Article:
“I give credit to Attorney Xenakis as he pointed out there were very few package stores in that area of the city,” Coco said. “He also noted there were no churches or schools in that immediate area and showed us photos of the inside of the store. It was a very complete application.”
Coco said that according to the agreement that was part of the application, the license was sold for $30,000 to Saminder Inc., which does business as QwikMart, and is owned by Inderpal S. Gill.
“QwikMart seems like a responsible business and the owner was very prepared with a very complete application that answered all questions,” Coco said.
Last February, the commission revoked the license of Saba Foodmart Inc., which operated under the name Bradford Shell, after a store clerk was caught several months prior in a police sting selling alcohol to a minor for the sixth time since 2002. But the owner, Aziz Saba, appealed to the state Alcohol Beverage Control Commission, which rejected the city’s decision.
Instead, state alcohol officials recommended the city change Bradford Shell’s punishment to a 20-day suspension, with 10 days to be served and 10 days to be suspended for three years.
At a special meeting last September, the city’s License Commission voted 3-0 to restore Bradford Shell’s license to sell beer and wine.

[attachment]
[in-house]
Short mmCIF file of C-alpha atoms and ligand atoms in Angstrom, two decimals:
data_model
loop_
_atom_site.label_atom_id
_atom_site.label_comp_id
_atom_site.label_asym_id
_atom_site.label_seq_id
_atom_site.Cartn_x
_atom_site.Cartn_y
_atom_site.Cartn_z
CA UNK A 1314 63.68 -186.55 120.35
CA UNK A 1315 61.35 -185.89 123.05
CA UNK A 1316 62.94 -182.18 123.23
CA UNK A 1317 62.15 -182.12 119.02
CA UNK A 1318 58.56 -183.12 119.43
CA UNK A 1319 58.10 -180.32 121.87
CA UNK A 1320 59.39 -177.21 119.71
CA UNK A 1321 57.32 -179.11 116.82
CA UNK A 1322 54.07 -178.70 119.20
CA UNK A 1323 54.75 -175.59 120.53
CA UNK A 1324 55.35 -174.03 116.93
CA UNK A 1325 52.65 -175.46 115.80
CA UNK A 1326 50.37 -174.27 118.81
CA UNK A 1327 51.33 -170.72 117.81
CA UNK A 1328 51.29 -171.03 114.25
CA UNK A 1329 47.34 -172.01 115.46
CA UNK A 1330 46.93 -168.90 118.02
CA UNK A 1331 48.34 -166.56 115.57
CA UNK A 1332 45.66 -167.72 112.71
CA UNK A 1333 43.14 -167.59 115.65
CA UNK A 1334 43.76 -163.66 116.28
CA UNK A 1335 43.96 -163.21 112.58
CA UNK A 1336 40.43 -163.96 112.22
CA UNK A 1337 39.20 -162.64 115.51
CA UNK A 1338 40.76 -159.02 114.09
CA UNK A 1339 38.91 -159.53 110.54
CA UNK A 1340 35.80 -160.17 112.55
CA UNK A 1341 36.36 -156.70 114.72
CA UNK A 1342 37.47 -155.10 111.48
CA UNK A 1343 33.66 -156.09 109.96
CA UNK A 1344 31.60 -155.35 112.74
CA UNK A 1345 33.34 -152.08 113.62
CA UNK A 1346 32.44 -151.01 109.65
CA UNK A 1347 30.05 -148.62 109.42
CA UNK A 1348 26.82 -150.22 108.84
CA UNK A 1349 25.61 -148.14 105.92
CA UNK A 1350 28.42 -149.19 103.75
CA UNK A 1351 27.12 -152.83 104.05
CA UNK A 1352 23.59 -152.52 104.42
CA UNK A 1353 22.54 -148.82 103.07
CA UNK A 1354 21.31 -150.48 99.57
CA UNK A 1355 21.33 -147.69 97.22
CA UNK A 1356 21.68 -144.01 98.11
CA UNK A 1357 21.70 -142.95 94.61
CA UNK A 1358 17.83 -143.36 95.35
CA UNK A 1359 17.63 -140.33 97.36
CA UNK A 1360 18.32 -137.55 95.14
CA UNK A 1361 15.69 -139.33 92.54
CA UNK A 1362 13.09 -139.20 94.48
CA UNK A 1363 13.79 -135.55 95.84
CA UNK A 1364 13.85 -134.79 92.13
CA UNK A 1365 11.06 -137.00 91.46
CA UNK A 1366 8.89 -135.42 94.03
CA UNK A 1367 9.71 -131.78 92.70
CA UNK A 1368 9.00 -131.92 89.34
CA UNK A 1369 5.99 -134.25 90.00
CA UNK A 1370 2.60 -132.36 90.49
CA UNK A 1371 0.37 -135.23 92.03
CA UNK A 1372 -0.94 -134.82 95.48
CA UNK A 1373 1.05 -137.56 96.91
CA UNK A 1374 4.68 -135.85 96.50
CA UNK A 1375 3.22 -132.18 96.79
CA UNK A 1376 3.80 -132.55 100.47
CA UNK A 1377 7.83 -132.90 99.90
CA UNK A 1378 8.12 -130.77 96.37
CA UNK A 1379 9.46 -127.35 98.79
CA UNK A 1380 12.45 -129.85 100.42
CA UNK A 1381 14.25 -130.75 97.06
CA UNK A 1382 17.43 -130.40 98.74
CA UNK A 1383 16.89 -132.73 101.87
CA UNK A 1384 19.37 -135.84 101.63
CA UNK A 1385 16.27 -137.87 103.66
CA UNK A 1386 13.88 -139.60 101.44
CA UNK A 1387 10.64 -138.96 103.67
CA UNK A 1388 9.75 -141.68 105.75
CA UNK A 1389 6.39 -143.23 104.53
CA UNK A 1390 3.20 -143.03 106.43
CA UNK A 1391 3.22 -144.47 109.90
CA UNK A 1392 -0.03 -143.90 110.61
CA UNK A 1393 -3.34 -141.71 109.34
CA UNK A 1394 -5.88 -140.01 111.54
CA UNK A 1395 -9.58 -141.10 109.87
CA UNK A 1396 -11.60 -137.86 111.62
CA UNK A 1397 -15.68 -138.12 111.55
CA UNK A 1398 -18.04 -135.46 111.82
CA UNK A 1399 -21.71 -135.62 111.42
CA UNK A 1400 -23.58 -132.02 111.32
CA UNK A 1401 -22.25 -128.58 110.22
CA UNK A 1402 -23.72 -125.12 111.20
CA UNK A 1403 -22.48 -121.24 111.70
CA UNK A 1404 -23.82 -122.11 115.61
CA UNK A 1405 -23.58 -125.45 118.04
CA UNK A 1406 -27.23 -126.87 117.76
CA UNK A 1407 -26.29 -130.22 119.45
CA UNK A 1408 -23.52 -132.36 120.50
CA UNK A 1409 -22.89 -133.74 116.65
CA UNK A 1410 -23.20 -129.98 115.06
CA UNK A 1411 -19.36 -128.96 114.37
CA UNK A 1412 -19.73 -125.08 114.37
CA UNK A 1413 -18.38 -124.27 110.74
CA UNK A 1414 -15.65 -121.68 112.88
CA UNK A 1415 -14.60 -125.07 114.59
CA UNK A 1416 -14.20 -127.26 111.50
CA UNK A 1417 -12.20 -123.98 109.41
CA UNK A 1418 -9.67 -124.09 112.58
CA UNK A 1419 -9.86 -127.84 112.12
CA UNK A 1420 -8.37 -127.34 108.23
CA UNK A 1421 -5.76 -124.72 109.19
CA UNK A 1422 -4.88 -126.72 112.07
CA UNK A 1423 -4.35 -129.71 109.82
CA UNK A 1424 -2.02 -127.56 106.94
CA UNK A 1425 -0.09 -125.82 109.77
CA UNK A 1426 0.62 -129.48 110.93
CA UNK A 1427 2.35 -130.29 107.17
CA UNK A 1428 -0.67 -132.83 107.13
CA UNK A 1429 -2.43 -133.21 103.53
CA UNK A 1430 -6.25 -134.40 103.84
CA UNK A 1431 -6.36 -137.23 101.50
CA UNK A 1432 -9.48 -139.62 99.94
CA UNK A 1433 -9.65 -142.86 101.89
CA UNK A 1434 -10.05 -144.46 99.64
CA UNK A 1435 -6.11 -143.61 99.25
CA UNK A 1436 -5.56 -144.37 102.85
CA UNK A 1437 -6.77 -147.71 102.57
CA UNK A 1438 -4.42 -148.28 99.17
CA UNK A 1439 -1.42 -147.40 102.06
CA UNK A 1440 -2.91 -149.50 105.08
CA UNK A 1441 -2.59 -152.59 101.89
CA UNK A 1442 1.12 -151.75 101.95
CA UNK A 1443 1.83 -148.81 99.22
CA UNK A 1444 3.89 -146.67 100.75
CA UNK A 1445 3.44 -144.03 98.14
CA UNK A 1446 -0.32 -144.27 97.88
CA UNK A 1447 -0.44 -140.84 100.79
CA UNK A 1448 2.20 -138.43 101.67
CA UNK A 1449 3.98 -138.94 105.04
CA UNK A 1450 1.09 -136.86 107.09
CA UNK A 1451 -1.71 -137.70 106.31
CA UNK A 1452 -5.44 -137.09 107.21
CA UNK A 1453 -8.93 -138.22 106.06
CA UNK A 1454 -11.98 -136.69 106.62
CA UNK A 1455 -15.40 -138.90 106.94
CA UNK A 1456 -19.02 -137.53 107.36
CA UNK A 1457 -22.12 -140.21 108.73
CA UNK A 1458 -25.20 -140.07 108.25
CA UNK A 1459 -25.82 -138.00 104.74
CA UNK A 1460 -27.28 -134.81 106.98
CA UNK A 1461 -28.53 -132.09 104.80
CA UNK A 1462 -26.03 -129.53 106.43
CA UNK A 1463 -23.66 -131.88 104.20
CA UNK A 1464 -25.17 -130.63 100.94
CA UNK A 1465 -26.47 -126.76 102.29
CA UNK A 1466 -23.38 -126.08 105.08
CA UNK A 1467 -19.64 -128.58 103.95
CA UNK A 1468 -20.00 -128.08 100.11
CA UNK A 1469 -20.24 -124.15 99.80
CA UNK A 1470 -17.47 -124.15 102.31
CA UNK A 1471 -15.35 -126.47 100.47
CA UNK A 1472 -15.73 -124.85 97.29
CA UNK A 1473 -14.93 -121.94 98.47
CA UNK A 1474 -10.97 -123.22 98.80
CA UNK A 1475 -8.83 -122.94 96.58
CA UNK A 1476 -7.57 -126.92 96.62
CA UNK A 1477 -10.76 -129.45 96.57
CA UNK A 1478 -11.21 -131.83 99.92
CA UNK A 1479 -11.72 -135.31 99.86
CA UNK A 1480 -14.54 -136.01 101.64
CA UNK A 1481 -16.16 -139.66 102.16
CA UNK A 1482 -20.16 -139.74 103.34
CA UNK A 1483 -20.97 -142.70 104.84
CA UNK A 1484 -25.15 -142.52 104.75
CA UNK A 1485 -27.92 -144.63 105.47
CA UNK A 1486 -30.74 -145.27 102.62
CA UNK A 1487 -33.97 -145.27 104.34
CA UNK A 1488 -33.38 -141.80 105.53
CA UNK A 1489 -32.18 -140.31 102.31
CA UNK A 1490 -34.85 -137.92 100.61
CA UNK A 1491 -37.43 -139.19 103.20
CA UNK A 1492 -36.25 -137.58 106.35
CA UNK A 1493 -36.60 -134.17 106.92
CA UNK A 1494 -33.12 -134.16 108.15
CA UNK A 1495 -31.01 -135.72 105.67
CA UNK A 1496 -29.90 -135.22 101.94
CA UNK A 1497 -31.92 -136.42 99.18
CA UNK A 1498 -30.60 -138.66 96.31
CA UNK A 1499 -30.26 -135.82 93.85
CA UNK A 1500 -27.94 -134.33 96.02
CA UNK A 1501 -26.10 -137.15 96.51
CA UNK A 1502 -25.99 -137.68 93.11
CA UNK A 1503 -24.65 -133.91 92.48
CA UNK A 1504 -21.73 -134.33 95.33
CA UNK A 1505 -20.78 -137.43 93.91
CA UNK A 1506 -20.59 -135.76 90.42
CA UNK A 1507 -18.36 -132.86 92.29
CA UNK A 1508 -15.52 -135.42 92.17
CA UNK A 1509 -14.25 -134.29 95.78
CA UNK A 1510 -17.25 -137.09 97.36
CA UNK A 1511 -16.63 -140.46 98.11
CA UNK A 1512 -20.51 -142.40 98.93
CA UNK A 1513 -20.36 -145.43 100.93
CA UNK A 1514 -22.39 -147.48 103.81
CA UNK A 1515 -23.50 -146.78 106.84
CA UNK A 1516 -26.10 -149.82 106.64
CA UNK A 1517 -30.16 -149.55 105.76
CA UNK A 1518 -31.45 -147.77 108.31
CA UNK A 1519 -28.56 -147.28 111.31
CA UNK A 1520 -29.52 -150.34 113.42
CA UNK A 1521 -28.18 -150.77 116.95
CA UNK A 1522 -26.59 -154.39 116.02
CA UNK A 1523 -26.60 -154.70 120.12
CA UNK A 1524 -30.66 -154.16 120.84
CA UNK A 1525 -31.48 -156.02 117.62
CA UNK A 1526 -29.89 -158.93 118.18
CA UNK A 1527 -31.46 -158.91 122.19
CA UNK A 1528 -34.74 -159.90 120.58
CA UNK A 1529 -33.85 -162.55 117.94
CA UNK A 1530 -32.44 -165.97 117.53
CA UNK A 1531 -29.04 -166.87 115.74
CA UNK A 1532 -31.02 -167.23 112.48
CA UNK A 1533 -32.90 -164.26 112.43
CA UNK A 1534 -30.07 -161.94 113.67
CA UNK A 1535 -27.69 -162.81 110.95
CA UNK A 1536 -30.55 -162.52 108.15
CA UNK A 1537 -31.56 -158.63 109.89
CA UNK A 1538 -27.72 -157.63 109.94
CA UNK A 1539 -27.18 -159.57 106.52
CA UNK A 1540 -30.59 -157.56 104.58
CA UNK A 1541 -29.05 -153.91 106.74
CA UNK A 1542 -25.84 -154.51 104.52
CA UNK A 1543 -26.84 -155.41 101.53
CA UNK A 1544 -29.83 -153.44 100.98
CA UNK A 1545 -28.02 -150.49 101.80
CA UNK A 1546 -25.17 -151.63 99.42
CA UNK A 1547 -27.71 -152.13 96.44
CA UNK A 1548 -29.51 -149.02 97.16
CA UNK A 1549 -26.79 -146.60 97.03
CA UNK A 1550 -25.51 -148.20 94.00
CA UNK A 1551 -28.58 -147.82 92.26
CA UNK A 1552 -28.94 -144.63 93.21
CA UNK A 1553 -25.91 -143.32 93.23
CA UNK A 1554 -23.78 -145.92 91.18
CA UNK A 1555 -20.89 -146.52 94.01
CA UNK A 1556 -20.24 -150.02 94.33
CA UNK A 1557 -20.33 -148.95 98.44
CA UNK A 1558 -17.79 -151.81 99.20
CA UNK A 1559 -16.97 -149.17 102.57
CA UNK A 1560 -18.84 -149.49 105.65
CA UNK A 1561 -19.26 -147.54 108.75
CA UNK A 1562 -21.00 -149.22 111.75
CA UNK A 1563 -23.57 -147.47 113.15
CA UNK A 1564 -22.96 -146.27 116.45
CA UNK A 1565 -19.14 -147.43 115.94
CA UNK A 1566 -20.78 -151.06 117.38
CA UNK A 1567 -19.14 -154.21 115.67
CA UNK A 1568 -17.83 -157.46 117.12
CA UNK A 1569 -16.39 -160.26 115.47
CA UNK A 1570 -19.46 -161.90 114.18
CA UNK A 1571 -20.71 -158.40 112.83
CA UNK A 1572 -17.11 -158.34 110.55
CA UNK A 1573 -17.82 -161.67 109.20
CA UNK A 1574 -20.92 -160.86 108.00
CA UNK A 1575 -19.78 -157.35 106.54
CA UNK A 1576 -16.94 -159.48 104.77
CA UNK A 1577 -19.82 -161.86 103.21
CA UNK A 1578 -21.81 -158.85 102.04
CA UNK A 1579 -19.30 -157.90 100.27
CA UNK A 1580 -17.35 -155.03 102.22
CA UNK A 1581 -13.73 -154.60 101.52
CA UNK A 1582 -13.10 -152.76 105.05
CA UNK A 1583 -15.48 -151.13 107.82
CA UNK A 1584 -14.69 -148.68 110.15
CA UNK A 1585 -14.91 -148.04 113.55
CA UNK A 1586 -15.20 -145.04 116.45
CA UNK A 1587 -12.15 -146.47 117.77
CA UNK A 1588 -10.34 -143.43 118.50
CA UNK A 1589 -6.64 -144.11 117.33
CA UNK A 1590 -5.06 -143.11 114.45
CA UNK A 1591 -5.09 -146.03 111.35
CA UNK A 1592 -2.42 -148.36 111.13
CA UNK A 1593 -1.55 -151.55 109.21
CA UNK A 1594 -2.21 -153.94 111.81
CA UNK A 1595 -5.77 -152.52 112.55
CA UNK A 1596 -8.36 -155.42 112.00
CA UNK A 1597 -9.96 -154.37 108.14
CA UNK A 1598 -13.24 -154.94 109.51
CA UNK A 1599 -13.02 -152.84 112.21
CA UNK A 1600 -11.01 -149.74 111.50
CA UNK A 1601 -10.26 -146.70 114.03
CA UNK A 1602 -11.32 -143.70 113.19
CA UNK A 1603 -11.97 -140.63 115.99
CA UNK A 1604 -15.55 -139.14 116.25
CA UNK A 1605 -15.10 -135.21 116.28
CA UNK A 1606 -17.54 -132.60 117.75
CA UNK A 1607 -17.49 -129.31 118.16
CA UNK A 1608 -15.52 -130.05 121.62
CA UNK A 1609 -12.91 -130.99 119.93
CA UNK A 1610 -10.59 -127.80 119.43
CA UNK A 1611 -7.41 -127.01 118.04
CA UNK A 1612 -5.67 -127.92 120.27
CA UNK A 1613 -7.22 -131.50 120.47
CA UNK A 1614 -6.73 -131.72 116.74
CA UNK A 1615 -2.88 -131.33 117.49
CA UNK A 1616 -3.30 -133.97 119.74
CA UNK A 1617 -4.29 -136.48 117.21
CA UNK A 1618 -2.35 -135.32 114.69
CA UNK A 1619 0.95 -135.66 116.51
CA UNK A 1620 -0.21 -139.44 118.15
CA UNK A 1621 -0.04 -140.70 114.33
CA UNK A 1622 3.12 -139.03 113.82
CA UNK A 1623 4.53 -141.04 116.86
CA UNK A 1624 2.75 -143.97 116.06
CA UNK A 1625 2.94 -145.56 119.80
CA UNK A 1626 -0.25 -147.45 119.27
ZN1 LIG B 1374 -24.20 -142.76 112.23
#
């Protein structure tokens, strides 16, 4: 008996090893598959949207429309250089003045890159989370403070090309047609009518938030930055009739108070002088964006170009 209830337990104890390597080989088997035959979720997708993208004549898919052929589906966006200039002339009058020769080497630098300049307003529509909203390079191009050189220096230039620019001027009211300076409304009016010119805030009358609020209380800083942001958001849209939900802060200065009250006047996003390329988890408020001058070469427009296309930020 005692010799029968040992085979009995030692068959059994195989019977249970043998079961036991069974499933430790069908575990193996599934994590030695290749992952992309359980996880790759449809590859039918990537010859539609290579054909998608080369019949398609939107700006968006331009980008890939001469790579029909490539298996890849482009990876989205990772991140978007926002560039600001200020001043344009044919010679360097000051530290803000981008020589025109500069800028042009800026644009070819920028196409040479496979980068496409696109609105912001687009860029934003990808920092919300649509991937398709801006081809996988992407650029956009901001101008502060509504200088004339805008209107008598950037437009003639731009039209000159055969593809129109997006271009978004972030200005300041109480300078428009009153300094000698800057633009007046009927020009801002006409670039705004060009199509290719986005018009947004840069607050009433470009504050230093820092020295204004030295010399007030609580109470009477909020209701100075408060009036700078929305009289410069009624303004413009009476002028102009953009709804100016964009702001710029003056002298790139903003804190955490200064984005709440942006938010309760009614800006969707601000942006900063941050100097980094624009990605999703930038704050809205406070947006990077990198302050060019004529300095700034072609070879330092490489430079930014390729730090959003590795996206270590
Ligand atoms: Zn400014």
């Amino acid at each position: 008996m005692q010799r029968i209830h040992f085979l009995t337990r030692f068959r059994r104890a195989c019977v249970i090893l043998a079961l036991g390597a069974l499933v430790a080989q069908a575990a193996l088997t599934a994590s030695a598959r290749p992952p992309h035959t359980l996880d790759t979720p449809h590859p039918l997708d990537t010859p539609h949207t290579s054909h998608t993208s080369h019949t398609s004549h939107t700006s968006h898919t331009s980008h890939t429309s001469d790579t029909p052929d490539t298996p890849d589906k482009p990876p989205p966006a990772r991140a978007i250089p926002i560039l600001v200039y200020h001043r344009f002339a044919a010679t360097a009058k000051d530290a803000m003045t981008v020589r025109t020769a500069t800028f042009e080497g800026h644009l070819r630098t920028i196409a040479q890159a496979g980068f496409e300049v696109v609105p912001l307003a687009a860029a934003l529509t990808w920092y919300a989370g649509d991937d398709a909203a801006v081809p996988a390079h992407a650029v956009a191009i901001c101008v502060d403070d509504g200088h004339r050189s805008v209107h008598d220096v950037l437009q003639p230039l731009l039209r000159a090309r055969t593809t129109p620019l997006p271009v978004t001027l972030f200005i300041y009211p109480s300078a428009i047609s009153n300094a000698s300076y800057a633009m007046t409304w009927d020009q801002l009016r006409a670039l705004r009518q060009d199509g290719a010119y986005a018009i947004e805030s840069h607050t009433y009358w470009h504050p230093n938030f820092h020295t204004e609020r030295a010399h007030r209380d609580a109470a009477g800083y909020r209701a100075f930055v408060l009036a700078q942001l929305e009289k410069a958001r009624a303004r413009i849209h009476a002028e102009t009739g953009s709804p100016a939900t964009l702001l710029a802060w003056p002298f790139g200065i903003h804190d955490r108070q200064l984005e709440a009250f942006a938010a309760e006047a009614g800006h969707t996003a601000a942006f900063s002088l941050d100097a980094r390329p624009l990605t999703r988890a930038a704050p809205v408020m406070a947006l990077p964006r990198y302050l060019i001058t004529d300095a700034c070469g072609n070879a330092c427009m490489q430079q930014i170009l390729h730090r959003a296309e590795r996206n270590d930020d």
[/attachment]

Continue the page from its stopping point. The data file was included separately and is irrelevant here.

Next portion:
At that hearing, City Solicitor William Cox told commissioners they could not permanently revoke a business license if the action is rejected by the state. Cox recommended Bradford’s Shell’s punishment be changed from revocation to 221-day suspension — the number of days between when the commission revoked the license in February and when it was returned at the September hearing.
If the case went to court, Cox said the city would not only be on the hook for legal fees, but also would face the possibility of losing a judgement for lost sales and other financial damages to the business. In the September 2011 sting, a Bradford Shell store clerk sold a six-pack of Bud Light to an underage volunteer working with police, investigators said. The establishment was one of 25 licensed businesses — out of the city’s roughly 100 bars, restaurants and package stores — caught selling alcohol to minors in the citywide sting, but the only business to have its license permanently revoked due its history of similar violations.
Police have said the establishment had a reputation for being an “easy” place for teens to buy alcohol.